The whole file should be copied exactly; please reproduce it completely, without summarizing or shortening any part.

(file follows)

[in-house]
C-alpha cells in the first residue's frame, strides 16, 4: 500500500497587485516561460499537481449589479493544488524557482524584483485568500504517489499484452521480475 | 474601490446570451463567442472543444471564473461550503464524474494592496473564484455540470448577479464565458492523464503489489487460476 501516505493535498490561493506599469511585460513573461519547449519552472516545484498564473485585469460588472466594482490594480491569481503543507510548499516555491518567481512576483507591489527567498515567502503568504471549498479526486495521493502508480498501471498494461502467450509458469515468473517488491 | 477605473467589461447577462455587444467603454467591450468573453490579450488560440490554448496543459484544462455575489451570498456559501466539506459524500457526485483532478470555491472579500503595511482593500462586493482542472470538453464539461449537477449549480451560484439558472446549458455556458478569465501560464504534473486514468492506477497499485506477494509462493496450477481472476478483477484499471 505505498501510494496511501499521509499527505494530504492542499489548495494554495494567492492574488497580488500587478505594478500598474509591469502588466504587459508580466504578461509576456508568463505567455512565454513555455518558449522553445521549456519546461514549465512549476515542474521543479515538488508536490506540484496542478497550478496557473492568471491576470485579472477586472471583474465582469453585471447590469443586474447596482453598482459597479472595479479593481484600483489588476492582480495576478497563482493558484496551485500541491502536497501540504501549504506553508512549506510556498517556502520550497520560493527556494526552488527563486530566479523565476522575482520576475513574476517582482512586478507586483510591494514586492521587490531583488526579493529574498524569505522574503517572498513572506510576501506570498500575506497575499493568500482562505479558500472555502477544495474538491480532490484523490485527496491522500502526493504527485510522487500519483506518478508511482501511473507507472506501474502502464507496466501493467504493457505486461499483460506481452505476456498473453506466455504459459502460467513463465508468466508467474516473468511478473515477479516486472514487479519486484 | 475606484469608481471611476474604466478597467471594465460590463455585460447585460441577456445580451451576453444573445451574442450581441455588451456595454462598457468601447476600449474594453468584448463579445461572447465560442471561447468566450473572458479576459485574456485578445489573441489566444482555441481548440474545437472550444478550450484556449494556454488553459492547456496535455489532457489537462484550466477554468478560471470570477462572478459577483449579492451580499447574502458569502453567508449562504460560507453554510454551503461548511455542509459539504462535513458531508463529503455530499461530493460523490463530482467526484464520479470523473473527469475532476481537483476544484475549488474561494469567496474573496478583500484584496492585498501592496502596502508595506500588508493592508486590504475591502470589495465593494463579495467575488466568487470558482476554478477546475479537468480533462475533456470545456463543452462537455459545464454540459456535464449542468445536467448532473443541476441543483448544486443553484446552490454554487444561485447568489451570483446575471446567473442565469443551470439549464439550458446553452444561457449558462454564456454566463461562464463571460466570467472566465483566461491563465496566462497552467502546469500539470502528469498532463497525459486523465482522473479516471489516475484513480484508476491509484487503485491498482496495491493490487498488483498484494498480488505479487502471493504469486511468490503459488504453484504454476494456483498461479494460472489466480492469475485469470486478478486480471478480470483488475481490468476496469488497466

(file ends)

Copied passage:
[in-house]
C-alpha cells in the first residue's frame, strides 16, 4: 500500500497587485516561460499537481449589479493544488524557482524584483485568500504517489499484452521480475 | 474601490446570451463567442472543444471564473461550503464524474494592496473564484455540470448577479464565458492523464503489489487460476 501516505493535498490561493506599469511585460513573461519547449519552472516545484498564473485585469460588472466594482490594480491569481503543507510548499516555491518567481512576483507591489527567498515567502503568504471549498479526486495521493502508480498501471498494461502467450509458469515468473517488491 | 477605473467589461447577462455587444467603454467591450468573453490579450488560440490554448496543459484544462455575489451570498456559501466539506459524500457526485483532478470555491472579500503595511482593500462586493482542472470538453464539461449537477449549480451560484439558472446549458455556458478569465501560464504534473486514468492506477497499485506477494509462493496450477481472476478483477484499471 505505498501510494496511501499521509499527505494530504492542499489548495494554495494567492492574488497580488500587478505594478500598474509591469502588466504587459508580466504578461509576456508568463505567455512565454513555455518558449522553445521549456519546461514549465512549476515542474521543479515538488508536490506540484496542478497550478496557473492568471491576470485579472477586472471583474465582469453585471447590469443586474447596482453598482459597479472595479479593481484600483489588476492582480495576478497563482493558484496551485500541491502536497501540504501549504506553508512549506510556498517556502520550497520560493527556494526552488527563486530566479523565476522575482520576475513574476517582482512586478507586483510591494514586492521587490531583488526579493529574498524569505522574503517572498513572506510576501506570498500575506497575499493568500482562505479558500472555502477544495474538491480532490484523490485527496491522500502526493504527485510522487500519483506518478508511482501511473507507472506501474502502464507496466501493467504493457505486461499483460506481452505476456498473453506466455504459459502460467513463465508468466508467474516473468511478473515477479516486472514487479519486484 | 475606484469608481471611476474604466478597467471594465460590463455585460447585460441577456445580451451576453444573445451574442450581441455588451456595454462598457468601447476600449474594453468584448463579445461572447465560442471561447468566450473572458479576459485574456485578445489573441489566444482555441481548440474545437472550444478550450484556449494556454488553459492547456496535455489532457489537462484550466477554468478560471470570477462572478459577483449579492451580499447574502458569502453567508449562504460560507453554510454551503461548511455542509459539504462535513458531508463529503455530499461530493460523490463530482467526484464520479470523473473527469475532476481537483476544484475549488474561494469567496474573496478583500484584496492585498501592496502596502508595506500588508493592508486590504475591502470589495465593494463579495467575488466568487470558482476554478477546475479537468480533462475533456470545456463543452462537455459545464454540459456535464449542468445536467448532473443541476441543483448544486443553484446552490454554487444561485447568489451570483446575471446567473442565469443551470439549464439550458446553452444561457449558462454564456454566463461562464463571460466570467472566465483566461491563465496566462497552467502546469500539470502528469498532463497525459486523465482522473479516471489516475484513480484508476491509484487503485491498482496495491493490487498488483498484494498480488505479487502471493504469486511468490503459488504453484504454476494456483498461479494460472489466480492469475485469470486478478486480471478480470483488475481490468476496469488497466